December wheat closed lower on the session Friday as the early rally to match the high for the week failed to attract new buying interest and sellers turned active. The jump in European wheat futures and news that Russia wheat prices are up for a 7th week in a row are seen as positive forces. Russian consultancy SovEcon cut its wheat export forecast by 3.2 million tonnes to 33.9 million tonnes due to lower production. This would be the lowest wheat exports since the 2016/17 marketing season. August wheat exports were estimated at 4.3 million tonnes, down 9% from last year.
While the lean hog market has seen an impressive rally this past week, the upside seems limited unless there is a sudden revival in China’s import demand and/or slaughter continues to come in below expectations. Pork production has a seasonal tendency to increase rapidly over the next three months. China is buying pork locally and restocking their strategic reserves. Part of the support for the recent rally has come from the extremely wide basis for October Hogs. The USDA pork cutout released after the close Friday came in at $115.45, up 12 cents from Thursday but down from $117.96 the previous week.
The cattle market seems to be in search of a near-term low as a shift to a slower production pace into September should help keep the cash market in an uptrend. October cattle closed lower on the session Friday and well up from the lows. The market is now down for the fourth session in a row off of a contract high while open interest has turned higher. The premium of futures to the cash market has been a limiting factor, but the cash trend remains up and if the slaughter pace continues to taper into September, cash markets could continue to trend higher. The USDA estimated cattle slaughter came in at 116,000 head Friday and 72,000 head for Saturday. This brought the total for last week to 651,000 head, down from 665,000 the previous week and 654,000 a year ago.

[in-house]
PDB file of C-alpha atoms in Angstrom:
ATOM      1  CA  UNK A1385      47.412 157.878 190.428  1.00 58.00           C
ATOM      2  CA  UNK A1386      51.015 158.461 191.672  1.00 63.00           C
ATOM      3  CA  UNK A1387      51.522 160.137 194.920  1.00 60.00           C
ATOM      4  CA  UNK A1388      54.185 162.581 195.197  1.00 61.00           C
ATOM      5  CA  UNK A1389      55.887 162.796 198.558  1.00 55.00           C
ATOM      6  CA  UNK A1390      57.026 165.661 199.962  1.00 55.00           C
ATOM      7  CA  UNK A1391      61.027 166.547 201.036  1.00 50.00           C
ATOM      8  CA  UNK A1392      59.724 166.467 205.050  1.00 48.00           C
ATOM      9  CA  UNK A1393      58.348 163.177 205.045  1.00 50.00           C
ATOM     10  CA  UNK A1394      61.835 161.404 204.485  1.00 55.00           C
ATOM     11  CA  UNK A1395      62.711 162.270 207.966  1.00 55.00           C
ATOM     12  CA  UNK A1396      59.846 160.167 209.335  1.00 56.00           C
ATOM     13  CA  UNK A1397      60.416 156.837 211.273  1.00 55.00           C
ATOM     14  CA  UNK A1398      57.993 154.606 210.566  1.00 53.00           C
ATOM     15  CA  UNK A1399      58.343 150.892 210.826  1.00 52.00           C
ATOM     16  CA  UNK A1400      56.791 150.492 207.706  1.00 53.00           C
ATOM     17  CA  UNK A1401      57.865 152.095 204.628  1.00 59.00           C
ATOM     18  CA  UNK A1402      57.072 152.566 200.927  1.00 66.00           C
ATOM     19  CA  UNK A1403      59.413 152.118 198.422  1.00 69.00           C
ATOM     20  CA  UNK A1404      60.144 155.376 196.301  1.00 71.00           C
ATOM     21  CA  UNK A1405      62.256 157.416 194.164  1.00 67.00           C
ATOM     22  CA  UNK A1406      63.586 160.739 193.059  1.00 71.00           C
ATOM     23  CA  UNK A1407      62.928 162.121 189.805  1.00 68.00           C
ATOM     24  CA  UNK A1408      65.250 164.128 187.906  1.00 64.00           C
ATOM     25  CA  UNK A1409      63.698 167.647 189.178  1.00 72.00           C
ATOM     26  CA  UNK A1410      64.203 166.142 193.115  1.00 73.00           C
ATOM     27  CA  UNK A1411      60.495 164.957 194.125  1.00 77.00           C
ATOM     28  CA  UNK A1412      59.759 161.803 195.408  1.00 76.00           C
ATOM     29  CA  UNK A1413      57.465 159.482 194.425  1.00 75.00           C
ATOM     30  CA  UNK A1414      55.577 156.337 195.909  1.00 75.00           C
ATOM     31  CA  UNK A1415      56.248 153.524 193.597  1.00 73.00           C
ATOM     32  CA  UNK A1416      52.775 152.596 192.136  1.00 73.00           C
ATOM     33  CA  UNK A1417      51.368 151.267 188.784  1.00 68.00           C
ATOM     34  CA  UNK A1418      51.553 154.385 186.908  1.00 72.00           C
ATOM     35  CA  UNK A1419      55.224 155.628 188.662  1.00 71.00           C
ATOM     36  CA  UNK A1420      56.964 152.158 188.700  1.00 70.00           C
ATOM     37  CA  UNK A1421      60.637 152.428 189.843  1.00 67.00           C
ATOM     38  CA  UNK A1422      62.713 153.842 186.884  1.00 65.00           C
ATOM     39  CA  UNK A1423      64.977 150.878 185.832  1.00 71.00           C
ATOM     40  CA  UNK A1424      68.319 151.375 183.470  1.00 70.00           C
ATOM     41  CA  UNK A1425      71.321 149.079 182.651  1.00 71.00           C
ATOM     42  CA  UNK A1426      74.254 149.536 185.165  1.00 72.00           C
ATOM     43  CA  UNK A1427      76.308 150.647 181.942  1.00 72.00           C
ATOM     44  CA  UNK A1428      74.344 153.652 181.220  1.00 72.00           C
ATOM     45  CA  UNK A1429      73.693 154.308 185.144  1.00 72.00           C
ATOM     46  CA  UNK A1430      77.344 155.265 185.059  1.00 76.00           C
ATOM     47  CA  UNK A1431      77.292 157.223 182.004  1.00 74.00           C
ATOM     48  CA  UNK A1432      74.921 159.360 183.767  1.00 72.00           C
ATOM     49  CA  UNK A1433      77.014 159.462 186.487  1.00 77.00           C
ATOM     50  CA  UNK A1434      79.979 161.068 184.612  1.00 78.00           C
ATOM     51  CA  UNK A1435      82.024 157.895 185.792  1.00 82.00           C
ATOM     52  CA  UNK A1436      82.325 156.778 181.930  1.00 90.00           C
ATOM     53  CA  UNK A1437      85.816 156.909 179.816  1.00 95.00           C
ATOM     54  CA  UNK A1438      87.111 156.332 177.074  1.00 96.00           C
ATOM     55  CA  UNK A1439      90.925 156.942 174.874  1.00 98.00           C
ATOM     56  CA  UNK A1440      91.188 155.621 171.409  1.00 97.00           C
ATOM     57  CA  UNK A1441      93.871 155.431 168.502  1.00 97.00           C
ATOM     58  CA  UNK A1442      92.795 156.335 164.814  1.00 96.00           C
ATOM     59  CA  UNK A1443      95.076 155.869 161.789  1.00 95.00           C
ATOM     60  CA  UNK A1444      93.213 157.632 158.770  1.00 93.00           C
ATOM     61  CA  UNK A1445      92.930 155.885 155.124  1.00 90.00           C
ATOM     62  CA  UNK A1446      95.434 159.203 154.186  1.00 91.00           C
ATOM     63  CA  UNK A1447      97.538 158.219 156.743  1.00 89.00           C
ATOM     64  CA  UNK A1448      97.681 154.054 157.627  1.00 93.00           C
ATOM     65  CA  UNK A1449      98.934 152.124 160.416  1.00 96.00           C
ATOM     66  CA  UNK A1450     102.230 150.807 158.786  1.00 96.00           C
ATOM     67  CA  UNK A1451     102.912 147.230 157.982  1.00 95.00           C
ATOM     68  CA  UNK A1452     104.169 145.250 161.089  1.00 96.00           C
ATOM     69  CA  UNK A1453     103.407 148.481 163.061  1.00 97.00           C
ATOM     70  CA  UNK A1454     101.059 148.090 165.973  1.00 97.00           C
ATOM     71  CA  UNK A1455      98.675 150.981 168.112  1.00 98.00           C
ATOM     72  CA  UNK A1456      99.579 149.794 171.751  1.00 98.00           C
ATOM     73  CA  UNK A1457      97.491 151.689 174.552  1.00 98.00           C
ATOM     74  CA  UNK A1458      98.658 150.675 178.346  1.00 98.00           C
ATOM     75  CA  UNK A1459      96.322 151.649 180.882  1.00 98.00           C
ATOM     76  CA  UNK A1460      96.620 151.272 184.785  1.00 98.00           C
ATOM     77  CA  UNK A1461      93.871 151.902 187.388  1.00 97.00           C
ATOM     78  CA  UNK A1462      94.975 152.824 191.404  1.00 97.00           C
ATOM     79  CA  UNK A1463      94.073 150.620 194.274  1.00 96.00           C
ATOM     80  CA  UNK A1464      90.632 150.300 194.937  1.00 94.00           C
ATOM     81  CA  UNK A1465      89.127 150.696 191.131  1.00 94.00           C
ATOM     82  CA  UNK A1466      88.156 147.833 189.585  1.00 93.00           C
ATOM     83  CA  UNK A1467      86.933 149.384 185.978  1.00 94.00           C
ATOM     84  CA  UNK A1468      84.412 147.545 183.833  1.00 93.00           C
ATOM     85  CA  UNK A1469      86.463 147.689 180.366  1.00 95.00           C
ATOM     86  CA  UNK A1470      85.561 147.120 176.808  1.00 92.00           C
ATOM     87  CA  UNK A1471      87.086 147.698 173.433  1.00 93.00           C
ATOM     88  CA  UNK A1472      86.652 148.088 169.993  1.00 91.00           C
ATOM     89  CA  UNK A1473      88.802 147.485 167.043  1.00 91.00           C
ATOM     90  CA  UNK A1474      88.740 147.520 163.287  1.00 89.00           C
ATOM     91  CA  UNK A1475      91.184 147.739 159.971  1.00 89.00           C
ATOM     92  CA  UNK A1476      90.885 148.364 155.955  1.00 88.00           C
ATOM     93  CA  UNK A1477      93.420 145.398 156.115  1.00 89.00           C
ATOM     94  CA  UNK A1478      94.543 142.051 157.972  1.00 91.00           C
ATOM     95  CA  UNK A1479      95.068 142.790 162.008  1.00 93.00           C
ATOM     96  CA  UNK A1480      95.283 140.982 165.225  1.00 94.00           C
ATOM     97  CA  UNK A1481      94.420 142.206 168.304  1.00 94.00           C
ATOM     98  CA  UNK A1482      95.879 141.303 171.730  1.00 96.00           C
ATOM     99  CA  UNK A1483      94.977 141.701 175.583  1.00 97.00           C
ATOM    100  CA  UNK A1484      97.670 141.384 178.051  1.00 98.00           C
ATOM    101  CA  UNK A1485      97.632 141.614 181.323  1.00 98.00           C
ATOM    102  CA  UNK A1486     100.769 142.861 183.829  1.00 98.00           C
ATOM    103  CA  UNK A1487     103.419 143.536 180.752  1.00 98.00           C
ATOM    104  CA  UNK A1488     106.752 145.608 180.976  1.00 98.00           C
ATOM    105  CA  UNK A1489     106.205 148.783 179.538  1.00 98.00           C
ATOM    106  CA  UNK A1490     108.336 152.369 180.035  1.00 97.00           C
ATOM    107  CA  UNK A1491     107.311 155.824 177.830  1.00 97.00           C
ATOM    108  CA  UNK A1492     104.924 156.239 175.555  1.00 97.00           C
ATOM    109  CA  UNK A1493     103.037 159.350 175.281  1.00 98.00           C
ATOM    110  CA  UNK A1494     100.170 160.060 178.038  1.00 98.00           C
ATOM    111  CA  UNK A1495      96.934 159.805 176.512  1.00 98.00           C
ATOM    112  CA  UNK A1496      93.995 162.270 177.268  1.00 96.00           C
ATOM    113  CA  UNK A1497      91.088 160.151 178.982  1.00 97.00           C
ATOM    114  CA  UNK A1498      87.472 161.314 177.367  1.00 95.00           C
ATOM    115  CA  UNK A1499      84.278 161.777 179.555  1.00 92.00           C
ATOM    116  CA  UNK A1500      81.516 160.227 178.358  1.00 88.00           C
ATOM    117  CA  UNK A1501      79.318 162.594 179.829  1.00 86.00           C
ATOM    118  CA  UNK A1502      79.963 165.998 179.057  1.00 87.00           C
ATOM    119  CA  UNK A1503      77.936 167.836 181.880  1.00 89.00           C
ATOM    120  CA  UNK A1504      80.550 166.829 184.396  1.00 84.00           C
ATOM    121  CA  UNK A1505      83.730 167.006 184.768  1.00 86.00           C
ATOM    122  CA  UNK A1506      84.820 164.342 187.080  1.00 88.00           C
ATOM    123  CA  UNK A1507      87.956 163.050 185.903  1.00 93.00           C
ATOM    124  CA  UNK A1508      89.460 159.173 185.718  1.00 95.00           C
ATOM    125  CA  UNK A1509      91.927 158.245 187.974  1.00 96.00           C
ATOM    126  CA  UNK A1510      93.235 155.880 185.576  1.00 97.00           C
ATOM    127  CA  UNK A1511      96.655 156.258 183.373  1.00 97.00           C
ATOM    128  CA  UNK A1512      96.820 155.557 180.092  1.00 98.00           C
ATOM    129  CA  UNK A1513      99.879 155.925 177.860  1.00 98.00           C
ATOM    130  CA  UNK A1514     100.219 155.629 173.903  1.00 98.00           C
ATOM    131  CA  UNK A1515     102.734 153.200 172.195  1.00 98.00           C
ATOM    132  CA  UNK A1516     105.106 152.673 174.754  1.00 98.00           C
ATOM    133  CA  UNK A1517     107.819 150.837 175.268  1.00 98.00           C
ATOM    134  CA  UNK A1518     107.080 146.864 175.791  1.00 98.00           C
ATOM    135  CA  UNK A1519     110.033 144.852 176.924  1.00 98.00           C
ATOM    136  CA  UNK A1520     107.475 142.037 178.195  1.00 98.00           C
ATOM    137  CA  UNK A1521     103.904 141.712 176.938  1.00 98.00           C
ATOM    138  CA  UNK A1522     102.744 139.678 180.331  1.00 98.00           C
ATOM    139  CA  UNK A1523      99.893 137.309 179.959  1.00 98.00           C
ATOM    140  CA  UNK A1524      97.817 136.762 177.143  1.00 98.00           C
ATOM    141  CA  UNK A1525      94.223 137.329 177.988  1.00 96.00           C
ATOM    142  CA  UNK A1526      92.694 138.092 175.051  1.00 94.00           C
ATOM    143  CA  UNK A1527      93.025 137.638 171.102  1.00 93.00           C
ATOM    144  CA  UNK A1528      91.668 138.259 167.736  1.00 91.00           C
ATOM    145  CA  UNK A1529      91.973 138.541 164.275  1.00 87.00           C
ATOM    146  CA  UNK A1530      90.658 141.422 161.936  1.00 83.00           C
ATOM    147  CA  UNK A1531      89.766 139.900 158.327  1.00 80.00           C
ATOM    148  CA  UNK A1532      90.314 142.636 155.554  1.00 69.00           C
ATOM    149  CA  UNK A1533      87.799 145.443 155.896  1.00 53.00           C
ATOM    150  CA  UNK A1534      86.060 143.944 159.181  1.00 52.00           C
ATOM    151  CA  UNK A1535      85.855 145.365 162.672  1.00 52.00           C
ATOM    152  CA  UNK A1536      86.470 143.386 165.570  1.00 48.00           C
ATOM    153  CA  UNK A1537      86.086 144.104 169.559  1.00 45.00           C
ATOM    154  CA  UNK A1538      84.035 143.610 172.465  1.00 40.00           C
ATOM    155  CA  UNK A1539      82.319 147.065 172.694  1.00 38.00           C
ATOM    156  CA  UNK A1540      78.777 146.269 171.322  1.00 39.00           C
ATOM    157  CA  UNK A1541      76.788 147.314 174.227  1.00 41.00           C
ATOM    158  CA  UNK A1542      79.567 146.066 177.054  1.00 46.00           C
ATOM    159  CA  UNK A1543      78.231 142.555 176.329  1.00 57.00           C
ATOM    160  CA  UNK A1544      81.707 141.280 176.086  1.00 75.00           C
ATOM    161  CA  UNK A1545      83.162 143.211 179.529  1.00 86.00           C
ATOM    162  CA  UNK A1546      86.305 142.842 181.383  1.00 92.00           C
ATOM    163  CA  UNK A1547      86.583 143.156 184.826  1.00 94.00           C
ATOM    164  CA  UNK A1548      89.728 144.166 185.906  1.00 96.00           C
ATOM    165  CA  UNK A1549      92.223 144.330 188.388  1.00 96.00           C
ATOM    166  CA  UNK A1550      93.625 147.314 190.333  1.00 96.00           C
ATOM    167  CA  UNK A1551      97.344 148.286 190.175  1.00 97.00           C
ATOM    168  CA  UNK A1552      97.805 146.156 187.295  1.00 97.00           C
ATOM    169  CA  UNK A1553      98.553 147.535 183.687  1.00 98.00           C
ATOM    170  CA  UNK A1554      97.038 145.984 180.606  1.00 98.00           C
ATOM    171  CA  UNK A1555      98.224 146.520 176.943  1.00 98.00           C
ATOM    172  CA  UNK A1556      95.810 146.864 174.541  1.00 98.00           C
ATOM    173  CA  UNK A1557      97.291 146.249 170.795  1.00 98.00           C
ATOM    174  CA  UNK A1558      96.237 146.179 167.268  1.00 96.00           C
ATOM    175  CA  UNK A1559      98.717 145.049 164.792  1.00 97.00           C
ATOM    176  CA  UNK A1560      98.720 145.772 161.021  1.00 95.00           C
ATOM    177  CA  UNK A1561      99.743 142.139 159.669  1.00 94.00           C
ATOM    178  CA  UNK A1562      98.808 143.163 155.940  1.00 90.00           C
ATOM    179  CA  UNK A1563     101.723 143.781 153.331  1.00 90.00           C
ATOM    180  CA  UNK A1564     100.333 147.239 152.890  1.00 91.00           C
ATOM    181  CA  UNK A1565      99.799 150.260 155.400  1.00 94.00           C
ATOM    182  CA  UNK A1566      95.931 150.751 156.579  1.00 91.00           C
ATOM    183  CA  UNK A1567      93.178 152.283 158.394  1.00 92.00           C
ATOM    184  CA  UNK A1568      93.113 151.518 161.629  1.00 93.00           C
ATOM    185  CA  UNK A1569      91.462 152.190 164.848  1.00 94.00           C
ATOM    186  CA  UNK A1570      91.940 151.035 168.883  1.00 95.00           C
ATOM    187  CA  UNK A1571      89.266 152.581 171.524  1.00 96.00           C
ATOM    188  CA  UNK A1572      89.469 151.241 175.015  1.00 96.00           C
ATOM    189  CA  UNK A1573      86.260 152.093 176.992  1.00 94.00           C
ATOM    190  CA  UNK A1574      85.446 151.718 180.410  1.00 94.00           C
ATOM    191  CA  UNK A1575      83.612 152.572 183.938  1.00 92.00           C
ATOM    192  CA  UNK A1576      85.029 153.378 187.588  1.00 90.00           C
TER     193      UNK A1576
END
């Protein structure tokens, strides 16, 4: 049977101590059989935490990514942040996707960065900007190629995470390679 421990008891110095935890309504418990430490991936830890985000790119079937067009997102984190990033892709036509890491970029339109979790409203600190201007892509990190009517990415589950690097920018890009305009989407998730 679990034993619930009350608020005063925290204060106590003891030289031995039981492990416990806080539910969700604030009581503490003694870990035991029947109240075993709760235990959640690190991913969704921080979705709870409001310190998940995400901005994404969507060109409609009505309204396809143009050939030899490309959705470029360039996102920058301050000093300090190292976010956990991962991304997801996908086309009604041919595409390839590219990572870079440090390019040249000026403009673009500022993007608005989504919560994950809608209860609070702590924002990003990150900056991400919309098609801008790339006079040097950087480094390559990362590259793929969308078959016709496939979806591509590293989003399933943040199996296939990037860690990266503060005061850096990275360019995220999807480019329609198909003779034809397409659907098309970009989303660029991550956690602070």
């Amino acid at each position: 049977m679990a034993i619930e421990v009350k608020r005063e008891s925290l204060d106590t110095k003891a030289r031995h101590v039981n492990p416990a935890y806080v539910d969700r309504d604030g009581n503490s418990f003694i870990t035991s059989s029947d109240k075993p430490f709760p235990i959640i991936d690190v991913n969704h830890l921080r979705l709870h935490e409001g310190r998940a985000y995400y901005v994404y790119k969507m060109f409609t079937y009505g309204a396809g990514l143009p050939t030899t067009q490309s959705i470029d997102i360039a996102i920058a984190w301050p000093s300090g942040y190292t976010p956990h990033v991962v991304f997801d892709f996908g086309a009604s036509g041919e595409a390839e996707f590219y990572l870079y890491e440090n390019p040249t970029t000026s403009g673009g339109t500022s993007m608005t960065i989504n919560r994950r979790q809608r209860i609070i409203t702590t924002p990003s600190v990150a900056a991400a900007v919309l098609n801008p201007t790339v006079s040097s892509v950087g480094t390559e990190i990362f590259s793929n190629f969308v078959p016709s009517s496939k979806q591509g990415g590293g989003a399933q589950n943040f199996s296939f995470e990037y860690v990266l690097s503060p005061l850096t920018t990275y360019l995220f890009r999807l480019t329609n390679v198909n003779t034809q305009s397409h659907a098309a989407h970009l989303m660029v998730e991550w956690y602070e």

While cocoa prices remain on-track for a sizable monthly gain, they have been unable to hold their ground close to multi-year highs. With the market likely to remain well supplied through the end of the 2020/21 season and with ongoing concern with near-term demand, cocoa is likely to see downside price action to finish out the month of August. December cocoa shook off early pressure and climbed to a 1-week high, but then turned sharply to the downside and finished Friday’s outside-day trading session with a sizable loss. For the week, December cocoa finished with a gain of 15 points (up 0.6%) which was a fourth positive weekly result over the past 5 weeks.
Coffee had a volatile start to the third quarter as it rallied 67 cents (up 44%) from an 8-week low to a new 6 ½-year high before giving back half those gains by the end of July. The market been much calmer in August as it has held within an 18-cent range, but continued to find support from a bullish supply outlook. December coffee continued to build on early support as it reached a new 4-week high before finishing Friday’s trading session with a sizable gain and a sixth positive daily result in a row. For the week, December coffee finished with a gain of 10.70 cents (up 5.9%) which was a second positive weekly result over the past 3 weeks. A COVID lockdown in Vietnam’s major port of Ho Chi Minh City that will restrict that nation’s coffee exports gave a boost to coffee prices going into the weekend.
The highest close since August 17 on Friday, also the day of contract highs, keeps the market in a solid uptrend with December cotton closing 1.9% higher for the week. Demand remains on a very impressive track and there is talk that once Vietnam opens back up from Covid issues, there could be pent-up demand from their clothing industry. Southeastern Louisiana and all of Alabama look to take the brunt of the rainfall from the hurricane. 7-15 inches of rain are expected in coastal regions with 5 inch plus rainfall totals expected for much of Alabama. This could cause damage, especially to crops with bolls open. There is some concern with not enough sunshine and cool weather for West Texas, but the 6-10 day forecast calls for above normal temperatures and below normal precipitation.
After seeing coiling price action for the first four sessions of the week, sugar prices regained upside momentum and went into the weekend on an upbeat note. October sugar built on early support and shook off a midsession pullback as it reached a 1 1/2 week high before finishing Friday’s trading session with a sizable gain. For the week, October sugar finished with a gain of 46 ticks (up 2.3%) and a third positive weekly result over the past 4 weeks. The Brazilian currency regained nearly 1% in value and reached a 2-week high, and that benefited the sugar market as that eases pressure on Brazil’s Center-South mills to produce sugar for the global export marketplace.